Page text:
Alan Johnson, the former education secretary, on 140 years of English education through the prism of one school - St Michael and All Angels in Camberwell.
Alan Johnson, the former Education Secretary, tells the story of English education over the last 140 years through the prism of one school - St Michael and All Angels in Camberwell.
Over the decades, the school has undergone many transformations, including names, in response to changes in policy, but its purpose has remained constant - to provide decent and free education to local children.
The story is told through original documents – from headmasters’ logs and inspection reports – and the testimony of the children and teachers who went there. It is as much a social history of inner-city life down the ages as it is a study of our attempts to educate the children of poor families.
As Archbishop Michael Ramsey Comprehensive (AMR) gains in reputation through the 70s and 80s, one of its pupils, Richard Weight, becomes the first to gain an Oxbridge place at Trinity College Cambridge. Alan Johnson goes back to Trinity with Richard to find out how he coped with being a South London boy in its rarefied academic atmosphere.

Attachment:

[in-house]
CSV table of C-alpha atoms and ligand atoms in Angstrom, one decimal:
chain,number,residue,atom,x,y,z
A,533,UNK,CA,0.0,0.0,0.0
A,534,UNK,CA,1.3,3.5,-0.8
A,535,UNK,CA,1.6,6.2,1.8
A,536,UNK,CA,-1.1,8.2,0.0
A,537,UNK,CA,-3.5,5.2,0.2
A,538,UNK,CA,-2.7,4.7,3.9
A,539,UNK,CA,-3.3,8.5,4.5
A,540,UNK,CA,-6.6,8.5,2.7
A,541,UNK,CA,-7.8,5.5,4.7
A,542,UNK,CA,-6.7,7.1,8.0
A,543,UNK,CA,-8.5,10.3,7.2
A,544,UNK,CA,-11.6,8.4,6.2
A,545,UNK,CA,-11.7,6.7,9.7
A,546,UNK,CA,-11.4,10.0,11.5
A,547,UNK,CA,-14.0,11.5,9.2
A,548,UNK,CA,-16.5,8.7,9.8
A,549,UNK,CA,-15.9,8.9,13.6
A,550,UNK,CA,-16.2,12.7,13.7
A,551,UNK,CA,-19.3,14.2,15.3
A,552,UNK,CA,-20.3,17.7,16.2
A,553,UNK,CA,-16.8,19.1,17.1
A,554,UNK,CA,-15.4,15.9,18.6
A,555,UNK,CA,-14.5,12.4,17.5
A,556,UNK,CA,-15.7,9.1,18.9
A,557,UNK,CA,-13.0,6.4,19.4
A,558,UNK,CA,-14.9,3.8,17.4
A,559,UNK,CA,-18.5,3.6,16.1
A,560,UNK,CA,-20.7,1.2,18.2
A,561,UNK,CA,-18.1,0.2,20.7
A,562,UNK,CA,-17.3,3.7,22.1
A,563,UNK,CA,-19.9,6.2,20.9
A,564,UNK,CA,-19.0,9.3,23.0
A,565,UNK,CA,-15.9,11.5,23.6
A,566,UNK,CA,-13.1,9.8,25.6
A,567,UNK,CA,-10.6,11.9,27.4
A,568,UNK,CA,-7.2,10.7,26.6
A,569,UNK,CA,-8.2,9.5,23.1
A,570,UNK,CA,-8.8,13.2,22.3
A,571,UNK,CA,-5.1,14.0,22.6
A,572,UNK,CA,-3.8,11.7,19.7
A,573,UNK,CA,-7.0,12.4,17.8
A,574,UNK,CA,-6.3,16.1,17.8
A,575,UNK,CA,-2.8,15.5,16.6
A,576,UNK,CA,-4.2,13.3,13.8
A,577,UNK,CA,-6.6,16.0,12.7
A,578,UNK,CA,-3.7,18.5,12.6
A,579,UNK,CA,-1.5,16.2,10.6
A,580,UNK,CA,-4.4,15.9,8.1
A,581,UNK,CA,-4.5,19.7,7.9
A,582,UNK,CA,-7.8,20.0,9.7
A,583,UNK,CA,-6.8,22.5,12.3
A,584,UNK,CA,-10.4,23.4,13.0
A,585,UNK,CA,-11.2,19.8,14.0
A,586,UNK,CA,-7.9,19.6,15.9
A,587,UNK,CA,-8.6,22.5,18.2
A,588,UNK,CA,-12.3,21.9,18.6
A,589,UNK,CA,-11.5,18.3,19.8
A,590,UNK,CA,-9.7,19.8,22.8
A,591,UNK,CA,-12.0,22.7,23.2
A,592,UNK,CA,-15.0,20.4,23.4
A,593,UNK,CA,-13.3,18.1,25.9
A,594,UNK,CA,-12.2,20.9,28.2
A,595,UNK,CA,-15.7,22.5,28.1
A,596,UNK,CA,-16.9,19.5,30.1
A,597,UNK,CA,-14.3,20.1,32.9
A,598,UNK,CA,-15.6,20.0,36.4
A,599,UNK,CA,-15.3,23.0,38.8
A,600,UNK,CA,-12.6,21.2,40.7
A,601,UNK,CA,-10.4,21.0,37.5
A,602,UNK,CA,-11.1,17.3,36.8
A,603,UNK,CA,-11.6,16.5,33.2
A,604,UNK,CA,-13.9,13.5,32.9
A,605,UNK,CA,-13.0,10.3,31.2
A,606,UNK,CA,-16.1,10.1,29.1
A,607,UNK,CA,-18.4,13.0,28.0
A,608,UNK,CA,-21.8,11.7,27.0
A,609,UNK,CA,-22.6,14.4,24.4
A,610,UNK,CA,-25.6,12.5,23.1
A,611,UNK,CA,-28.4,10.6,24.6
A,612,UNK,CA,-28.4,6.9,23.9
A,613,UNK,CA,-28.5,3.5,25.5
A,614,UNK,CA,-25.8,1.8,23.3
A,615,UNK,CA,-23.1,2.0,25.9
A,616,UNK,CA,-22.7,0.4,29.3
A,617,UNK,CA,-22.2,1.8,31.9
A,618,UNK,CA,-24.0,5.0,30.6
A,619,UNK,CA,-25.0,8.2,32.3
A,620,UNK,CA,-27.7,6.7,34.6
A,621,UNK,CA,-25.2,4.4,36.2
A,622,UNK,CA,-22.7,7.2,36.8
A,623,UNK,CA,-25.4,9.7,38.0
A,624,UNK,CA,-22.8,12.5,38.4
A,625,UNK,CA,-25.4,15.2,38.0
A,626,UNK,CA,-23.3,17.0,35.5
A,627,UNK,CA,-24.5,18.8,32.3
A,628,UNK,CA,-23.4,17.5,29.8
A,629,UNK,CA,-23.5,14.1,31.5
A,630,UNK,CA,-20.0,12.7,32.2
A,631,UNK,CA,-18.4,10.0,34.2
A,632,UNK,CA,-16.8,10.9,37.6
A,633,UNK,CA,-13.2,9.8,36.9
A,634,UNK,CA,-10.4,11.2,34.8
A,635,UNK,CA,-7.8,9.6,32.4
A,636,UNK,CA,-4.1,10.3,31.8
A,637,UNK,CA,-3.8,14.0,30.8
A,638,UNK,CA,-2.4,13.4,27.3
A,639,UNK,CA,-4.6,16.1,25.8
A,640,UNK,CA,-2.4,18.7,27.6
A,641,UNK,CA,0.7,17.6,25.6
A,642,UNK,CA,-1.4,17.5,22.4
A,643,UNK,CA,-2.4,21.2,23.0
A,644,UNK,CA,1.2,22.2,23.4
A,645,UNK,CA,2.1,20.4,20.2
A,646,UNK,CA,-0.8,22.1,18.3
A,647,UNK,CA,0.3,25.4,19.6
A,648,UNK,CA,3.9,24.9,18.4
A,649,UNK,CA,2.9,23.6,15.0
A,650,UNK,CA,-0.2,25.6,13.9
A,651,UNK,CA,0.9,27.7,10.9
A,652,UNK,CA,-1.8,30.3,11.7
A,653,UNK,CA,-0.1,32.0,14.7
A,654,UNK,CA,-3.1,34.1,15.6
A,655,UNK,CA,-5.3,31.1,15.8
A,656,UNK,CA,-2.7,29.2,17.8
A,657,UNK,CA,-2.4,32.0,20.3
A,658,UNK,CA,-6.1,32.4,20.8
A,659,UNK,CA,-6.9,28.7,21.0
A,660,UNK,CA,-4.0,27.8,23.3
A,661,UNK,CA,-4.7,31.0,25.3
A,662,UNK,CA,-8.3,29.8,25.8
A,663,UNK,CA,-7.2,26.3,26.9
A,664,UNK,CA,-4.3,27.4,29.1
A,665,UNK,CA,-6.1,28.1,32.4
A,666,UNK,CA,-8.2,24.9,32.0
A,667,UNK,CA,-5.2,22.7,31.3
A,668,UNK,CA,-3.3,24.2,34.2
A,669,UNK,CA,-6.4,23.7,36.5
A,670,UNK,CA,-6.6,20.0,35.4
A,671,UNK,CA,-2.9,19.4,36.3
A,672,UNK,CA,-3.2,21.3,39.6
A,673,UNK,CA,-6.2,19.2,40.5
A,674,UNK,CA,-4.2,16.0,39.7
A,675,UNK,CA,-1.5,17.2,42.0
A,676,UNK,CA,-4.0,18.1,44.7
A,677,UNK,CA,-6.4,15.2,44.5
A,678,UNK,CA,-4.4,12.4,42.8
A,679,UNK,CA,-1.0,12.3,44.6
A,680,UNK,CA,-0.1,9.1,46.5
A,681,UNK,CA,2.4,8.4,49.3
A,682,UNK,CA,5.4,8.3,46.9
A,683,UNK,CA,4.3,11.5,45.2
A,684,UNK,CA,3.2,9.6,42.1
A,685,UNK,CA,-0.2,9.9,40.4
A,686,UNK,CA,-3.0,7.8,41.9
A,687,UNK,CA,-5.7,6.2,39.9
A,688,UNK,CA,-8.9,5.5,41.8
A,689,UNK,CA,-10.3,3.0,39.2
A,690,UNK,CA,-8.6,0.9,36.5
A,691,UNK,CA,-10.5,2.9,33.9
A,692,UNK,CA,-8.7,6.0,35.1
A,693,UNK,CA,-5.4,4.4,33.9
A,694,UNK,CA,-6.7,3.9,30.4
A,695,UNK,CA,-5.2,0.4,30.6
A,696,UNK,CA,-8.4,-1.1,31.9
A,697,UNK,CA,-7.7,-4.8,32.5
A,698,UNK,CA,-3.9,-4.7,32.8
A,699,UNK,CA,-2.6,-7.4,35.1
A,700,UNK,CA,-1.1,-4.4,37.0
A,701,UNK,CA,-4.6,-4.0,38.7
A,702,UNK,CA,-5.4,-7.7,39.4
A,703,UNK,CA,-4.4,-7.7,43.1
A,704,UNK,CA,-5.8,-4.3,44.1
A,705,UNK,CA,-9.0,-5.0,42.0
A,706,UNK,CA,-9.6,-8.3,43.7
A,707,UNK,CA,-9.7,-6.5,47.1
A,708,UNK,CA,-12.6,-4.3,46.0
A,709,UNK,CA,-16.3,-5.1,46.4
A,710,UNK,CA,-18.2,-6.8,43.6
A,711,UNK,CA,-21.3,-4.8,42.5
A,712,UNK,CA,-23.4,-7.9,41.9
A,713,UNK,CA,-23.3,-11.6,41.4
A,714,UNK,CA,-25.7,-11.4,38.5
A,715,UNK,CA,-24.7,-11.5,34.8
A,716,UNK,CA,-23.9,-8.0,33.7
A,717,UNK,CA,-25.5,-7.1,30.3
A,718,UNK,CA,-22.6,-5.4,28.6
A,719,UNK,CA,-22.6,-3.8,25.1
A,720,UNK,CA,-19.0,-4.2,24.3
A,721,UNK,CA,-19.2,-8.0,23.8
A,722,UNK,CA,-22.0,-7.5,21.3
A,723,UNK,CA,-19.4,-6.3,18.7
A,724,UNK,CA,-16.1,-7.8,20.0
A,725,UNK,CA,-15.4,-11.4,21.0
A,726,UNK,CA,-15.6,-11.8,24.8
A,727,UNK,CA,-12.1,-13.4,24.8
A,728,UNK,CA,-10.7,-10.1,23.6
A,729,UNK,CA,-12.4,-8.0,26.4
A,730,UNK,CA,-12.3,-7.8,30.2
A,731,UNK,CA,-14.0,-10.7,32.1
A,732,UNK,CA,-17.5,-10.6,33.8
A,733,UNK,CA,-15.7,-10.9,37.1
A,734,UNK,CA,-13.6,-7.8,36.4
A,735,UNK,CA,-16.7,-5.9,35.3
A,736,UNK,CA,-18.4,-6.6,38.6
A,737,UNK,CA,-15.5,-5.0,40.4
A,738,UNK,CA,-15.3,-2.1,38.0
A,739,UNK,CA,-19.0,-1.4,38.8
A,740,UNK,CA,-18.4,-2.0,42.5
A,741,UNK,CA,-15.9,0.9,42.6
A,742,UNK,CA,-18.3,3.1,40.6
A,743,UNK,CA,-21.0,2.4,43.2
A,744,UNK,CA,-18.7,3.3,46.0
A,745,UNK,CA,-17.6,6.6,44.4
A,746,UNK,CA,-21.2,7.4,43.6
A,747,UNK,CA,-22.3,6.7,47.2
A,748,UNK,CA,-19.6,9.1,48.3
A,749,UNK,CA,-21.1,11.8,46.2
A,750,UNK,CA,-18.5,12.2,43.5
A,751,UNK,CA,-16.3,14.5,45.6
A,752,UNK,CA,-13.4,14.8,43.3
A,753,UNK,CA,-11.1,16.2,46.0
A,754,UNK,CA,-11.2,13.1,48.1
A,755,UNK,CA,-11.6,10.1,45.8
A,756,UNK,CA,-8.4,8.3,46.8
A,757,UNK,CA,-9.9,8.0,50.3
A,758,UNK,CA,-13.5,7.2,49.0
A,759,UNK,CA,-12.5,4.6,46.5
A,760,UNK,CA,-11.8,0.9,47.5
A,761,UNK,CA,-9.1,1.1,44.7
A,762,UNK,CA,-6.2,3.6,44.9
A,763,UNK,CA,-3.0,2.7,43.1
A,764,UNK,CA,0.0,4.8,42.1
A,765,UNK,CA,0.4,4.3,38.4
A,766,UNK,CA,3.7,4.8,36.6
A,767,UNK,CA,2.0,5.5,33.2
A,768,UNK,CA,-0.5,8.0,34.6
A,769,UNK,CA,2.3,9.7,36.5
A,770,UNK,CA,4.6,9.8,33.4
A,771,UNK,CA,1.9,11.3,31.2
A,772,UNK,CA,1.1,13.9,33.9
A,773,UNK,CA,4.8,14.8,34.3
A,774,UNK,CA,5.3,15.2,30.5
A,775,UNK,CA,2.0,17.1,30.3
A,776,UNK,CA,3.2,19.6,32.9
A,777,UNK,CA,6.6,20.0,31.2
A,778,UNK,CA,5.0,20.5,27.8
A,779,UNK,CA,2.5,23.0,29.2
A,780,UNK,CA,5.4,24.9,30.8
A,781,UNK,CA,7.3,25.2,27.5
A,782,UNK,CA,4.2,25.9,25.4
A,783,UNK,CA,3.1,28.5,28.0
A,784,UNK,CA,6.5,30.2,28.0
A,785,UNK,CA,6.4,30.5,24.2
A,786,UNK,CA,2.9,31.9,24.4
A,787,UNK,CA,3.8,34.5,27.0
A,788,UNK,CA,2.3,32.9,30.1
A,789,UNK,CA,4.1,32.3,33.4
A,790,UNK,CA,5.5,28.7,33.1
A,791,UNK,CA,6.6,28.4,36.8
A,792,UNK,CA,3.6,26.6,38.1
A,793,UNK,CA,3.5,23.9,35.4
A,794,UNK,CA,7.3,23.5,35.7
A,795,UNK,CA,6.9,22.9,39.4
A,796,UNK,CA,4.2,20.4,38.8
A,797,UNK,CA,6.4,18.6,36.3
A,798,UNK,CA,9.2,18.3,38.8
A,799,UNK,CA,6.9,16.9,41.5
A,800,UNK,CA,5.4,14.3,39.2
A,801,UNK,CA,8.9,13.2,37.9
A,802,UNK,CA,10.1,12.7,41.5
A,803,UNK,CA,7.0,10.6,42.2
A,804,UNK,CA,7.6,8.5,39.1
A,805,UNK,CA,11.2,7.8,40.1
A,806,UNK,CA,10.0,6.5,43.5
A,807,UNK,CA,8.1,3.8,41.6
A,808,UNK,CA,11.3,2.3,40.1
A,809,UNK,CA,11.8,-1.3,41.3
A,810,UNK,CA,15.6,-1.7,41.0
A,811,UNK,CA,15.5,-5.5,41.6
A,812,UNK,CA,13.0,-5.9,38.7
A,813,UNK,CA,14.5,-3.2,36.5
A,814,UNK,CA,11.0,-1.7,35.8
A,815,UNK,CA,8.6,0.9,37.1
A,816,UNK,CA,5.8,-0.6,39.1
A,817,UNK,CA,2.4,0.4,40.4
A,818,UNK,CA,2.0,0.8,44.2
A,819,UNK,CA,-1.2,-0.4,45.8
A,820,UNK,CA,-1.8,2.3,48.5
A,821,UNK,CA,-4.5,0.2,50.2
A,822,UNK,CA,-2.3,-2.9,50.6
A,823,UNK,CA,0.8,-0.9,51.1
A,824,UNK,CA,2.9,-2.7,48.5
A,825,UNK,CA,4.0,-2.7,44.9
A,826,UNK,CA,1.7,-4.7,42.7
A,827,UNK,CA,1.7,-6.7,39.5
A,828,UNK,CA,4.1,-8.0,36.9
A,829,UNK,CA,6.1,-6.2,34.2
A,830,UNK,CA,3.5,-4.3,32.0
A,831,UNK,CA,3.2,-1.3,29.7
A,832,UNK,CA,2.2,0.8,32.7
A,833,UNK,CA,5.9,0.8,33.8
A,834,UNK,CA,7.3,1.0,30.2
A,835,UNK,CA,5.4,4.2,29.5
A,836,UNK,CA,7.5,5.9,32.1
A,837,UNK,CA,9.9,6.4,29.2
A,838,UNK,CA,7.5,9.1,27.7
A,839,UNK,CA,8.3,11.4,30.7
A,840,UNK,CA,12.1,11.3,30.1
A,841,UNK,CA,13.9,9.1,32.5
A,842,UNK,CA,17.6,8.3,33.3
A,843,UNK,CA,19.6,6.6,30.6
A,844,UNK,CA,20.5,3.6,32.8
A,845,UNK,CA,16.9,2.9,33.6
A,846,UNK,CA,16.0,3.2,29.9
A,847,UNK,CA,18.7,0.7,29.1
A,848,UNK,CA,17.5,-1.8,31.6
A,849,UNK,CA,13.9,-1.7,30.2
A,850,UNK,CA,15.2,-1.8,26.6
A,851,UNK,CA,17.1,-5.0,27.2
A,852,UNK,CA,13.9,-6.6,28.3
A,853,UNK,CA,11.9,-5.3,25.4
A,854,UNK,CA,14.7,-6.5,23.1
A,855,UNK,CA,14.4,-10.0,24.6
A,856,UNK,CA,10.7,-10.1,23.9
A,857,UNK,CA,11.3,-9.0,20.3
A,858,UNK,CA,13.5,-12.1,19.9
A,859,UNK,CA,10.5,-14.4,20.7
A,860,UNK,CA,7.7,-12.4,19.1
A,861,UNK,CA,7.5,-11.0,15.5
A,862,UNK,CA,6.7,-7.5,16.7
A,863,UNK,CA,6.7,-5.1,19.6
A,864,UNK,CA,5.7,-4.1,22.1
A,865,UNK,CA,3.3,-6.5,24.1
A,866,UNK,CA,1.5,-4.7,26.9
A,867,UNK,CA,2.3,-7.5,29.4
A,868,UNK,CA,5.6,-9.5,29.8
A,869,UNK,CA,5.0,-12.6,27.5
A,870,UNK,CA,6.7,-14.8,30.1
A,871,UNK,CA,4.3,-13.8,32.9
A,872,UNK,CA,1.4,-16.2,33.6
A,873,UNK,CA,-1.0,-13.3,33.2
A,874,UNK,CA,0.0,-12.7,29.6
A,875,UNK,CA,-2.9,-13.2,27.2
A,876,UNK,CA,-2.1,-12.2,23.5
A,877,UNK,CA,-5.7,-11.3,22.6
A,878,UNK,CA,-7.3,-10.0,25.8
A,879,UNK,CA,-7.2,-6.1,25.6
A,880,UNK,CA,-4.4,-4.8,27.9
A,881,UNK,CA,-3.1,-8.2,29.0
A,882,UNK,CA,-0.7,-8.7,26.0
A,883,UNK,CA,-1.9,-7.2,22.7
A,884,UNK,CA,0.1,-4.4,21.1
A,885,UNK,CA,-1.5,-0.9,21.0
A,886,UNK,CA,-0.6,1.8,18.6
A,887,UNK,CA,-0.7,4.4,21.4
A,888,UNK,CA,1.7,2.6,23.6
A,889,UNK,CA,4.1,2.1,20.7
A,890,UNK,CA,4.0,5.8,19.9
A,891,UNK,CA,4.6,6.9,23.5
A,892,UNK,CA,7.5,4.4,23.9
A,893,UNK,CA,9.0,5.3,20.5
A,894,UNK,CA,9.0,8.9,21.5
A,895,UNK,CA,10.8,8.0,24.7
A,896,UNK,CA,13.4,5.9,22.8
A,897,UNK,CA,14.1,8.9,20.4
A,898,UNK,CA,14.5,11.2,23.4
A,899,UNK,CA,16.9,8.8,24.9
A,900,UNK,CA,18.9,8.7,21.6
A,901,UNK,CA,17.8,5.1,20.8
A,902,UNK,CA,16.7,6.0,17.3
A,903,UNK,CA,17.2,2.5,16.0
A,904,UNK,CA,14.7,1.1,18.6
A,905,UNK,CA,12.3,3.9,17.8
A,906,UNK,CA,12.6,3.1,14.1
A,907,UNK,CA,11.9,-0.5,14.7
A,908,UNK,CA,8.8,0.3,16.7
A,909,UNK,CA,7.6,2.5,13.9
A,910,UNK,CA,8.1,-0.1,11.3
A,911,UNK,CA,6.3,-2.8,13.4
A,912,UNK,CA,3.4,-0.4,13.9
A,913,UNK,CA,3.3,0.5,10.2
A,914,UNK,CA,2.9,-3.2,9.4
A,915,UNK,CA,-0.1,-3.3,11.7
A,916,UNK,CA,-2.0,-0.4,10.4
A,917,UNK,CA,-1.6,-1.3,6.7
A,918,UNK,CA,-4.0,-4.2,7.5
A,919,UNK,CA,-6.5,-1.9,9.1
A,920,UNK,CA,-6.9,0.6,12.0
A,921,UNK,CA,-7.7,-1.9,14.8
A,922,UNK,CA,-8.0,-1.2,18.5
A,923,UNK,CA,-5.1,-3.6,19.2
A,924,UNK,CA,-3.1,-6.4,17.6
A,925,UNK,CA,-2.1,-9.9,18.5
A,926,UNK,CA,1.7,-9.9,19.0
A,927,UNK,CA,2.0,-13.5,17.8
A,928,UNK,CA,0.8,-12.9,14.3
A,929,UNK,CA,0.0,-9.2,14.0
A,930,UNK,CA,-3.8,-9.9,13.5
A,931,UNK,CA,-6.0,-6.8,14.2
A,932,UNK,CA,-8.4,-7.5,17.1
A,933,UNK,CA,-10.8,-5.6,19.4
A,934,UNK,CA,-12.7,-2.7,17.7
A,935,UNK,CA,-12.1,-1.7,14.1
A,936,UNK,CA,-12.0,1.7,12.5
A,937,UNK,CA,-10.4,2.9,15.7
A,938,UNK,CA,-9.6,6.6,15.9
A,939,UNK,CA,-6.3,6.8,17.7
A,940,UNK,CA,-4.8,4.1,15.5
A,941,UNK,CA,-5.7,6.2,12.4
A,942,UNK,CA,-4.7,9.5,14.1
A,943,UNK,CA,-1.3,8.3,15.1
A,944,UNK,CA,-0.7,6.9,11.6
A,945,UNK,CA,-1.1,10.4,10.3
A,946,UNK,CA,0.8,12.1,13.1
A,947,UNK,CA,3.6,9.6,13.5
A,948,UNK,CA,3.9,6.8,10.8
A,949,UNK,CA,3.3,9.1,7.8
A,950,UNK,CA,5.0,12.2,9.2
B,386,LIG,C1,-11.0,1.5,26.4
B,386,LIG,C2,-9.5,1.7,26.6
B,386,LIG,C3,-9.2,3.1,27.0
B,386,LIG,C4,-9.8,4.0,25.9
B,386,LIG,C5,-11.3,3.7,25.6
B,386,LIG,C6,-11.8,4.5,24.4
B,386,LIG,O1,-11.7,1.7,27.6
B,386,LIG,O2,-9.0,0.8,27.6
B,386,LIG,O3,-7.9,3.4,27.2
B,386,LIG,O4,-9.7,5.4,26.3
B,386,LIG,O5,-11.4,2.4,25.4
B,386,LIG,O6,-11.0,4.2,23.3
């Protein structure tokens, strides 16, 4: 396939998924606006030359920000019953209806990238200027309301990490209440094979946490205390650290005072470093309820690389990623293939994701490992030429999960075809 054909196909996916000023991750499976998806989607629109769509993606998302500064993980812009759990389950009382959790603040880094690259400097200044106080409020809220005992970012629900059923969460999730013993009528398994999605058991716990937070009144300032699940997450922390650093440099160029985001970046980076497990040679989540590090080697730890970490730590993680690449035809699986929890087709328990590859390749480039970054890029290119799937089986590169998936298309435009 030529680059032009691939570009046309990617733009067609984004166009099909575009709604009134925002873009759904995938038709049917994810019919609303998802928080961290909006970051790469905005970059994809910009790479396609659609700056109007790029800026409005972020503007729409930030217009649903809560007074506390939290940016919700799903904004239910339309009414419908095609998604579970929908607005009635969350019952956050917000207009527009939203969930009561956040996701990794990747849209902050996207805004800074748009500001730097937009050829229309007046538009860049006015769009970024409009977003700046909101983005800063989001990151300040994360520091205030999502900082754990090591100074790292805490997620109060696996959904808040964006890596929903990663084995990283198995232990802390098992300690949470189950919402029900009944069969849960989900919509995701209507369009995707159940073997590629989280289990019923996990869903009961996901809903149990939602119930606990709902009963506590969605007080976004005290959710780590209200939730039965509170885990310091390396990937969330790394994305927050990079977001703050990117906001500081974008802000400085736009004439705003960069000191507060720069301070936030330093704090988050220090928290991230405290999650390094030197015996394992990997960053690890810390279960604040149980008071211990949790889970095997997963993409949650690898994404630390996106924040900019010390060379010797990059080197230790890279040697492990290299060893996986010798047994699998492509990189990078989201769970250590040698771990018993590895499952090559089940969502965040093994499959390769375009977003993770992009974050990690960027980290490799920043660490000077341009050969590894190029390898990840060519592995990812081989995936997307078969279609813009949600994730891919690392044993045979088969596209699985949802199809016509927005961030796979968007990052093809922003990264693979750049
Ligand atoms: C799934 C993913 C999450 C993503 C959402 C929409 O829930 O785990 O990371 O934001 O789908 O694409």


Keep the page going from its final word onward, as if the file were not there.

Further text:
Richard's family story illustrates how the Butler Act 1944 changed lives. His grandmother was a domestic servant in a stately home and his mother was one of the so-called Butler girls who gained a place at grammar school before going onto university. She encouraged Richard to even greater success.
This was AMR’s golden years - and not just academically, but also in sport with talented footballers like Tony Gale. He left school at 16 and was signed by Fulham. The 80s were a time of change and nowhere more so than in education. But Margaret Thatcher’s Britain was also a time of civil unrest in inner cities. The Brixton riots were virtually on AMR’s Camberwell doorstep.
Presenter: Alan Johnson
Producer: Sara Parker
Executive Producer: Samir Shah
A Juniper Connect production for BBC Radio 4